Let us handle your on-site business safety screening, so you can focus on your business at hand. Silver Lining Home Healthcare can help your business operate in a safe environment, protecting your employees, your customers and our communities. We have the capacity to work with large and small businesses and the creativity to customize solutions for your unique situation.
For more information, call us at 302.724.7902 or email us at firstname.lastname@example.org
Hiring a Companion is a great way to provide personal assistance, light housekeeping and meal preparation, and friendship for your loved one who otherwise would spend much of their time alone. There is no formal schooling required to be a Companion and requirements vary from employer to employer. We consider not just work experience, but life experience as well. We look for individuals committed to helping others with warmth and compassion.
Certified Nursing Assistant (CNA)
A CNA assists patients with activities of daily living, monitors medication reminders and vitals, and offers emotional, physical, and social support. A CNA reports to an LPN or RN, and will always have oversight. He or she will have 75-150 hours of training in a CNA program and must pass a state-sanctioned competency test. A Home Health Aide is an individual who has completed a state-approved program of at least 75 hours of training, but has not taken the CNA exam. So a home health aide is between a companion and a CNA.
You probably know the medical assistant as the person you meet upon entering an exam room at a doctor’s office. He or she will ask you for some health history, record information, and may take your vitals. A medical assistant will also perform appointment scheduling and data entry. Completion of a one-year certificate program or Associate Degree is standard; certification is not legally mandated. This person differs from a CNA in the type of training; CNAs are typically more trained for ‘hands-on’ care like bathing/dressing, while a Medical Assistant may be more trained in procedures like performing an EKG (a heart monitoring test) or doing lab draws.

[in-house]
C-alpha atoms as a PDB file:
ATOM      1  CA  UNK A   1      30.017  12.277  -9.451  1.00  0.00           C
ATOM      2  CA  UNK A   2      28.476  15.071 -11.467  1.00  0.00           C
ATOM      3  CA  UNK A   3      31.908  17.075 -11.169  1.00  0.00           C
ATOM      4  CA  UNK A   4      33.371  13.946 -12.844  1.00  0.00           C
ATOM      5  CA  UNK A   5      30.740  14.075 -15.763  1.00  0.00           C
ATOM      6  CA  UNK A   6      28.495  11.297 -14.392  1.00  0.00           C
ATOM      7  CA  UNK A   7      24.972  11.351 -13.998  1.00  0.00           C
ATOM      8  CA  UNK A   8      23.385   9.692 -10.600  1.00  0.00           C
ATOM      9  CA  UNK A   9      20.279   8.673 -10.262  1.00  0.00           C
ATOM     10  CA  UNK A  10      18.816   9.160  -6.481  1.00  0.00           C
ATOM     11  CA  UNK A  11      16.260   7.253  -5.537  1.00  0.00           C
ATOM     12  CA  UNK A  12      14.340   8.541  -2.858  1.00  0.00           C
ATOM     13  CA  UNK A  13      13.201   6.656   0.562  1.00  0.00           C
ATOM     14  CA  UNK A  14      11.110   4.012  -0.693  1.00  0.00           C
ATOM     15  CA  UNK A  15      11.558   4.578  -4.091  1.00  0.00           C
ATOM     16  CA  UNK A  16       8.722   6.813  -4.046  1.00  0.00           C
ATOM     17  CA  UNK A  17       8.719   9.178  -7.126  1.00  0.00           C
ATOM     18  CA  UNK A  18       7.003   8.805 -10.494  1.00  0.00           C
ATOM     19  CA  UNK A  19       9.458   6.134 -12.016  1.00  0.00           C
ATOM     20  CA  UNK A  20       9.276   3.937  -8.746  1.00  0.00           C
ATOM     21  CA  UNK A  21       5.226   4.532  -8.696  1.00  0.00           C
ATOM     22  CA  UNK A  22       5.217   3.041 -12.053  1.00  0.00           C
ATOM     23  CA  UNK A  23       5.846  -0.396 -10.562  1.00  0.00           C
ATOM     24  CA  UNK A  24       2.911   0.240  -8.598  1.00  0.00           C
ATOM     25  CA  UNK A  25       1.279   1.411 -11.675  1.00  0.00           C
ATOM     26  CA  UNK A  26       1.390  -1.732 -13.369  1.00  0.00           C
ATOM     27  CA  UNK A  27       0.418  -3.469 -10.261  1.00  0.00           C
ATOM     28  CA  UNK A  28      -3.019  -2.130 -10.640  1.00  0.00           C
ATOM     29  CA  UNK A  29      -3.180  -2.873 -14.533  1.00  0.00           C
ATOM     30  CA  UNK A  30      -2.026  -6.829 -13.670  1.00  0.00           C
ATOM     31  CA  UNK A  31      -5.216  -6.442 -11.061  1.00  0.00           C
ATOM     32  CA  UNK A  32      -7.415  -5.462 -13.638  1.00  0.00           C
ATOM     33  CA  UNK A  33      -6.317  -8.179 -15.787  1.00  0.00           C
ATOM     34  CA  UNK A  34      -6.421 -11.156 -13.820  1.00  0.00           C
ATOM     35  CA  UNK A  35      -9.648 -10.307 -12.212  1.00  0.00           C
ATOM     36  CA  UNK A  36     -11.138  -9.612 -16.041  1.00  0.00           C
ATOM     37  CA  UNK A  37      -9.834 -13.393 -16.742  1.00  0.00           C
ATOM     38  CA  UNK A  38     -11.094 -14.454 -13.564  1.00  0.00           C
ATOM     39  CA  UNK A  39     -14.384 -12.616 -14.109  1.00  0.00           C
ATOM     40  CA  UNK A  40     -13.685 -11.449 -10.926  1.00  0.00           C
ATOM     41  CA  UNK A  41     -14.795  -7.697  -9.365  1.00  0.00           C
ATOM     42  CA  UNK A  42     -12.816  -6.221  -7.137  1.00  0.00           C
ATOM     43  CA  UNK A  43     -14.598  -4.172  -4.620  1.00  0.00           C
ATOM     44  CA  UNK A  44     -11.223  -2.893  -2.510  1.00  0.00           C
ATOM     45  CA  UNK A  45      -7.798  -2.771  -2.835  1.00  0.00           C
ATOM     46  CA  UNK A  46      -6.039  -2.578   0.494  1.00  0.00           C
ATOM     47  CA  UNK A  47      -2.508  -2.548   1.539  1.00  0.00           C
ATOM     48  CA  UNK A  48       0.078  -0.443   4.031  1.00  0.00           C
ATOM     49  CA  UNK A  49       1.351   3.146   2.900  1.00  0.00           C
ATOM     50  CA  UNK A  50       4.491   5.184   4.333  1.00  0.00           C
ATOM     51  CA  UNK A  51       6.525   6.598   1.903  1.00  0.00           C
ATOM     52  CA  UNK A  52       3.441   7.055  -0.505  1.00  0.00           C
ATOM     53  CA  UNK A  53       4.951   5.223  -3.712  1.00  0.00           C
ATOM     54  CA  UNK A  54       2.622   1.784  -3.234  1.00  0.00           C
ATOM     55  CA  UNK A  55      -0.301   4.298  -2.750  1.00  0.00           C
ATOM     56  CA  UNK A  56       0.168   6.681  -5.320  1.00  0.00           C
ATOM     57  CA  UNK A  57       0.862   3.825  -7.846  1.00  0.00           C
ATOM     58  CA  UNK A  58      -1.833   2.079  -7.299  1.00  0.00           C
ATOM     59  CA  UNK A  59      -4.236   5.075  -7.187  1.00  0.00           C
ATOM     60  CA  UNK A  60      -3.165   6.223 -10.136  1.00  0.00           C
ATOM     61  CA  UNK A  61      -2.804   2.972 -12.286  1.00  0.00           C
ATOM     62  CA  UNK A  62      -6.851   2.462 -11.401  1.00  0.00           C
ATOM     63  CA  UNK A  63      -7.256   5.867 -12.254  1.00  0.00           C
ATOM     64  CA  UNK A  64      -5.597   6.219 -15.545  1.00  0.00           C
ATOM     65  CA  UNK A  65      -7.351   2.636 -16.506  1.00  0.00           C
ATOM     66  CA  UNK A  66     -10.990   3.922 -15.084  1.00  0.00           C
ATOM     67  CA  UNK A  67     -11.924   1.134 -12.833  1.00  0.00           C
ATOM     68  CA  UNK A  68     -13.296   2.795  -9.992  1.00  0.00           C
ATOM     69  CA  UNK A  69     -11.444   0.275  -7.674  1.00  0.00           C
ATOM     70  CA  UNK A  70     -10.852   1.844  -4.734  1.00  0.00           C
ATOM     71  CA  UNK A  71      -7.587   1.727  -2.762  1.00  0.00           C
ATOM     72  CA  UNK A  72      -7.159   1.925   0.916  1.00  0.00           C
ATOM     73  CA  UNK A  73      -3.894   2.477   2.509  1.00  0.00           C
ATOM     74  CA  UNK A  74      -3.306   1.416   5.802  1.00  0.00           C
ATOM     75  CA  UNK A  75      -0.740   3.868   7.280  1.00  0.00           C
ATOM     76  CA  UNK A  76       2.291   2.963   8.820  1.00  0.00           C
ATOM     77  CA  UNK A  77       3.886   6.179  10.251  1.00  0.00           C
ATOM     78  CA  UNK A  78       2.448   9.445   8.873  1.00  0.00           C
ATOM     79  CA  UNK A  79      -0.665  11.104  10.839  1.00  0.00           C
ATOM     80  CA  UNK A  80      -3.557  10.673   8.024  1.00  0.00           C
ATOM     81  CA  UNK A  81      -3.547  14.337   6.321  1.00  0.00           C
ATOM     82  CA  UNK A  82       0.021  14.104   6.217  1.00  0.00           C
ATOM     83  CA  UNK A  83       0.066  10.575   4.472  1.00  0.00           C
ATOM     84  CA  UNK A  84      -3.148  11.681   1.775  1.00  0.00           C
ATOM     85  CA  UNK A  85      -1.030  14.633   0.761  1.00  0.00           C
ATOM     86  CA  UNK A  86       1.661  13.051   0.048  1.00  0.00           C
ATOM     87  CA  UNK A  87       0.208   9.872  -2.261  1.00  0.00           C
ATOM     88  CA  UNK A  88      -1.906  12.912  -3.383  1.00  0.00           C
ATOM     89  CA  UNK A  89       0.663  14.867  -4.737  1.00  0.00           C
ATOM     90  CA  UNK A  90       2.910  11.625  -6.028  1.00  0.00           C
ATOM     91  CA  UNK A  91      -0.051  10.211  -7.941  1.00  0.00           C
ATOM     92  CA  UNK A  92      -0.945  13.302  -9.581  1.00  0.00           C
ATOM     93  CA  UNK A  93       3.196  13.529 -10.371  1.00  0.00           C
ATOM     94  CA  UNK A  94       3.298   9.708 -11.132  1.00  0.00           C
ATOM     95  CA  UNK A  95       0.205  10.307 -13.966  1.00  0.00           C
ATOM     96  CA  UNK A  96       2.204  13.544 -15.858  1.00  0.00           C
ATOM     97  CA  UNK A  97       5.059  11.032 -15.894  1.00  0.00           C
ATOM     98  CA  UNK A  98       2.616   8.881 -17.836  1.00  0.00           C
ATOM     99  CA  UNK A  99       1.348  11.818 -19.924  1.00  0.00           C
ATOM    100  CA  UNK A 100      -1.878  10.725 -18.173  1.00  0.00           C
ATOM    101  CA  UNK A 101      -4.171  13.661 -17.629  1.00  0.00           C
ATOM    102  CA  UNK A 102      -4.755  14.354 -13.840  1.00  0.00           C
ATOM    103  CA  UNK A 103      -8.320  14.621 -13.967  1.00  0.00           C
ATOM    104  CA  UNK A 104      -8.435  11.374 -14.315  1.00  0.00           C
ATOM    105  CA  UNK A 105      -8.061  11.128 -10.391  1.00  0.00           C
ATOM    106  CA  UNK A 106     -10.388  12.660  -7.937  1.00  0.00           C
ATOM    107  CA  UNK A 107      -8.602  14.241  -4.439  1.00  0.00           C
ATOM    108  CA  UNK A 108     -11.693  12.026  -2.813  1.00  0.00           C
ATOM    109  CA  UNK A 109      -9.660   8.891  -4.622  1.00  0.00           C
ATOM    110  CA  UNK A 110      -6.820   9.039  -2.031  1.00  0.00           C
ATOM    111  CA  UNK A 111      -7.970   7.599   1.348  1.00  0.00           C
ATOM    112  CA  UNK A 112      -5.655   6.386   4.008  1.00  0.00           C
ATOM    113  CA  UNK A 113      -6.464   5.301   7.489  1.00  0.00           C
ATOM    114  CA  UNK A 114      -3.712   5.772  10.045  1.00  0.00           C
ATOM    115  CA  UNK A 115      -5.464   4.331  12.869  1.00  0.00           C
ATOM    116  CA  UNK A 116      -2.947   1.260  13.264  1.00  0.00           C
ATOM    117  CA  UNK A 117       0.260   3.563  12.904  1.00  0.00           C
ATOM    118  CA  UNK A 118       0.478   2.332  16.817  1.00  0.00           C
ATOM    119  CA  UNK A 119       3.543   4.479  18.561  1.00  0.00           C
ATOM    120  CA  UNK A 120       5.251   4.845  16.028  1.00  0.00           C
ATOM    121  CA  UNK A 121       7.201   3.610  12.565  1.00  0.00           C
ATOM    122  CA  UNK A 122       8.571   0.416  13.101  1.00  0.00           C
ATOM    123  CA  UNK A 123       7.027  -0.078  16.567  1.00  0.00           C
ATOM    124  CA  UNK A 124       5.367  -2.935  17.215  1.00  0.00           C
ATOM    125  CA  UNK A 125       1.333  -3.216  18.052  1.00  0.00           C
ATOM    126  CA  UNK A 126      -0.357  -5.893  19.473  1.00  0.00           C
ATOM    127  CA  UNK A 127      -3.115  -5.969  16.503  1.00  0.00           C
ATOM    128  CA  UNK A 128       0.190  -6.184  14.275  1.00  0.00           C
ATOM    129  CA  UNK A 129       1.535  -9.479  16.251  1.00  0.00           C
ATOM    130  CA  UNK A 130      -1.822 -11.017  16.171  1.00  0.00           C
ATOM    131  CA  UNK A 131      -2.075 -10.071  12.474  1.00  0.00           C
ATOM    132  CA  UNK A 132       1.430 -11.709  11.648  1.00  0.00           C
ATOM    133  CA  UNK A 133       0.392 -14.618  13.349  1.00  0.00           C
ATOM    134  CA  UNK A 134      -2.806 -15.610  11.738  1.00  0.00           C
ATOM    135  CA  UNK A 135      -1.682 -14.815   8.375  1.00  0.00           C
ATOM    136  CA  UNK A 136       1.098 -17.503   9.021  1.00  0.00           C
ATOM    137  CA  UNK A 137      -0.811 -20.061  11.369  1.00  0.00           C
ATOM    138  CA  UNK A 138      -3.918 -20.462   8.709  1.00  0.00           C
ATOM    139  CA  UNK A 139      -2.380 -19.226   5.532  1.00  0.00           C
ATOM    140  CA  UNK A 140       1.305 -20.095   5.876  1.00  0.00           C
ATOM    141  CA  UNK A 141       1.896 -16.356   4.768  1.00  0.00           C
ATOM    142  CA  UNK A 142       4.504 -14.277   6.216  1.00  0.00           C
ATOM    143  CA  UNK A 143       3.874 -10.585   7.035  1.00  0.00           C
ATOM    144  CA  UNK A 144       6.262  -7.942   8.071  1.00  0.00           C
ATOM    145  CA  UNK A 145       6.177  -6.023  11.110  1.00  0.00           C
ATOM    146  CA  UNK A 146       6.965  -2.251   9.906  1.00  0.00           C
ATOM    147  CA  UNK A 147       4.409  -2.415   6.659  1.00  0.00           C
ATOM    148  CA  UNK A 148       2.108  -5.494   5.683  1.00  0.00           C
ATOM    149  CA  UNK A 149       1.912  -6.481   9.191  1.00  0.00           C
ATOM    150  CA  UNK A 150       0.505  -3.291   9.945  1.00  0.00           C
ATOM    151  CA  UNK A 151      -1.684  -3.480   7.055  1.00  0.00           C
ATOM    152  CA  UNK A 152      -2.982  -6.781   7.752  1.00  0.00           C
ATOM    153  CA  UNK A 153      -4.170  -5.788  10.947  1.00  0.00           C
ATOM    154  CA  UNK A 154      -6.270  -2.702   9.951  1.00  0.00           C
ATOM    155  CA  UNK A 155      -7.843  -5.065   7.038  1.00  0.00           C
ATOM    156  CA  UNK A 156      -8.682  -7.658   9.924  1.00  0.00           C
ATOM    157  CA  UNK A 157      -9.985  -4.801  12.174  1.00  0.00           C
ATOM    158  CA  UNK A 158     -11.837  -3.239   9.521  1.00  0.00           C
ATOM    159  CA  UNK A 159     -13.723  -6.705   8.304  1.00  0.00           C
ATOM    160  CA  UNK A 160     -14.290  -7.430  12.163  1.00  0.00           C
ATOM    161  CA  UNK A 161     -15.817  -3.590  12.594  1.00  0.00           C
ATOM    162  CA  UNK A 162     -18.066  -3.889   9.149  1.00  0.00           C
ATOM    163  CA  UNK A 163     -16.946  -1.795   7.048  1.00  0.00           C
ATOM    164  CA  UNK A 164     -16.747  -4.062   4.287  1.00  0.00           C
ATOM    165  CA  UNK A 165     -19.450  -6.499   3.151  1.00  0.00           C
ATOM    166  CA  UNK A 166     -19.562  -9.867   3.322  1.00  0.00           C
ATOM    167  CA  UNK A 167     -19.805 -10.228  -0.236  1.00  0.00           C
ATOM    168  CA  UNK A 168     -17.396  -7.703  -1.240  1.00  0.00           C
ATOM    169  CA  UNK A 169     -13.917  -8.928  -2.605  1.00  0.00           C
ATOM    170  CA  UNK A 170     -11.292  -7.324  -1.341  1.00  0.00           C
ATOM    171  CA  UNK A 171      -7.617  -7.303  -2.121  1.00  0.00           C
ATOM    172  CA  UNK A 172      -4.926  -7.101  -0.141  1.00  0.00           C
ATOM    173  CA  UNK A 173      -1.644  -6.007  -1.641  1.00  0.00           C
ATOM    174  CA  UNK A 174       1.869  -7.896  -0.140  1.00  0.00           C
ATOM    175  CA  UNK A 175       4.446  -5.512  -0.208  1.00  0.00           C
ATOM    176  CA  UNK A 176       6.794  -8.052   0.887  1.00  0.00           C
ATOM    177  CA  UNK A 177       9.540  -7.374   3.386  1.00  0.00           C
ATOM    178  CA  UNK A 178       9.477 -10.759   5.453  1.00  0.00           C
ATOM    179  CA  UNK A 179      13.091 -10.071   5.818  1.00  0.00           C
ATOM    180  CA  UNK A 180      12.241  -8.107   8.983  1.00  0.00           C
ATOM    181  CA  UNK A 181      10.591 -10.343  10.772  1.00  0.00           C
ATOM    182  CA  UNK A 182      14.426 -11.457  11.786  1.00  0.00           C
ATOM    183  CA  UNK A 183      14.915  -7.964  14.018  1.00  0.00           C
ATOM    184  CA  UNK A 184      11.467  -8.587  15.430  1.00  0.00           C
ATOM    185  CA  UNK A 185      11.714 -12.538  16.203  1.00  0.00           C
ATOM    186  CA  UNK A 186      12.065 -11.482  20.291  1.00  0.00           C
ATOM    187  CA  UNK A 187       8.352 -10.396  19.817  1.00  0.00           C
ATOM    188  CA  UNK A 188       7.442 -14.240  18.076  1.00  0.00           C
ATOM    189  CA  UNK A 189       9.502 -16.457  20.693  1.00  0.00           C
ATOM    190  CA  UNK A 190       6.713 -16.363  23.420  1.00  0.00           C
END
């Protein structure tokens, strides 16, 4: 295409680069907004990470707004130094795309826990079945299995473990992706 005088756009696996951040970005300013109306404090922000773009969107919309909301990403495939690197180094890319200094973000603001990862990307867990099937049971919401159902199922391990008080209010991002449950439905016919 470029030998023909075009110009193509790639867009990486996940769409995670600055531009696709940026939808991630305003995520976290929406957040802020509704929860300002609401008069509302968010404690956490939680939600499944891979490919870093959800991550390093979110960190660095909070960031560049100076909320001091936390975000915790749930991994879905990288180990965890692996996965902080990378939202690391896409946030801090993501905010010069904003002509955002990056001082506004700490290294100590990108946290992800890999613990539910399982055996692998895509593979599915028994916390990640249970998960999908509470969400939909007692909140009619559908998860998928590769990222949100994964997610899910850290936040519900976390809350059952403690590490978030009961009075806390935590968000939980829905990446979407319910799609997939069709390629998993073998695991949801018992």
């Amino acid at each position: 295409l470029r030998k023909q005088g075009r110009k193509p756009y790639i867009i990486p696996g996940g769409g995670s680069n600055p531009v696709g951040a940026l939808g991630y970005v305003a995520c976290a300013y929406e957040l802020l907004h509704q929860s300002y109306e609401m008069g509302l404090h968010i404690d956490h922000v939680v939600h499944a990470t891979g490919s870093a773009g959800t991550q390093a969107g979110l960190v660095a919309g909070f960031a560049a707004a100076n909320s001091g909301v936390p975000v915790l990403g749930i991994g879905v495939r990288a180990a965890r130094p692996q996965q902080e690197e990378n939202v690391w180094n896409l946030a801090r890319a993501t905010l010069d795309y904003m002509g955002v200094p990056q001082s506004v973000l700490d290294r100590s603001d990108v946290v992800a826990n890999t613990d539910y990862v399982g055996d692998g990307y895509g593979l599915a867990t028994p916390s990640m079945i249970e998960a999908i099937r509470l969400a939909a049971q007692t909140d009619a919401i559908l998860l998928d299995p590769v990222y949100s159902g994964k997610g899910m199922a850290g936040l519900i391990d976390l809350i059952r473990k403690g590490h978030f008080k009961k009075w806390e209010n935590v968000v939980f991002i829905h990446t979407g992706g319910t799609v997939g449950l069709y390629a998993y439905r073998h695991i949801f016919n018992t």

Licensed Practical Nurse (LPN)
An LPN reports directly to an RN and can carry out most of the same job responsibilities, with a few tasks that they must have an RN do for them. They are responsible for the tasks associated with the care of their patients and are expected to report even minor changes in a patient to an RN or other medical professional. Typically, becoming an LPN requires about one year of education culminating in a certificate. An individual must pass the National Council Licensure Examination for Practical Nurses.
Registered Nurse (RN)
Registered Nurses are the primary go-to practitioner for most doctor’s offices, hospitals, and facilities because they can do almost anything a physician orders, are trained on assessments, and have the expertise and critical thinking skills to operate without extensive oversight. RNs coordinate care, perform diagnostic test and analyze results, instruct patients on how to manage illnesses after treatment, and oversee other workers such as LPNs, nursing aides, and home care aides.
Registered Nurses all have to pass the same exam nationwide, called the National Council Licensure Exam (NCLEX) for Registered Nurses. Some RN’s start with an Associate Degree (ADN) and some have a Bachelor of Science in Nursing (BSN). Regardless of level of education, all have to pass the same test.
Silver Lining has Registered Nurses overseeing all care and working closely with LPNs and CNAs to administer the right customized care.
A social worker is committed to improving the social environment and well being of people by facilitating, and developing resources. Our social worker at Silver Lining is Jeanne Dukes of Lewes Counseling. Jeanne is an invaluable resource in helping seniors transition to home health care, and for understanding a variety of other options. She also specializes in mental health.
Advanced Practice Nurse
An Advanced Practice Nurse is someone who started with a degree as a Registered Nurse and then moved on to higher education and has at least a Master’s degree. Advanced practice nurses provide and coordinate patient care and they may provide primary and specialty health care. There are four types of Advanced Practice Registered Nurses (APRN or APNs): Certified Nurse Practitioner, Certified Registered Nurse Anesthetist, Certified Nurse Midwife, and Clinical Nurse Specialist. APNs can be primary care providers depending on the area that you live.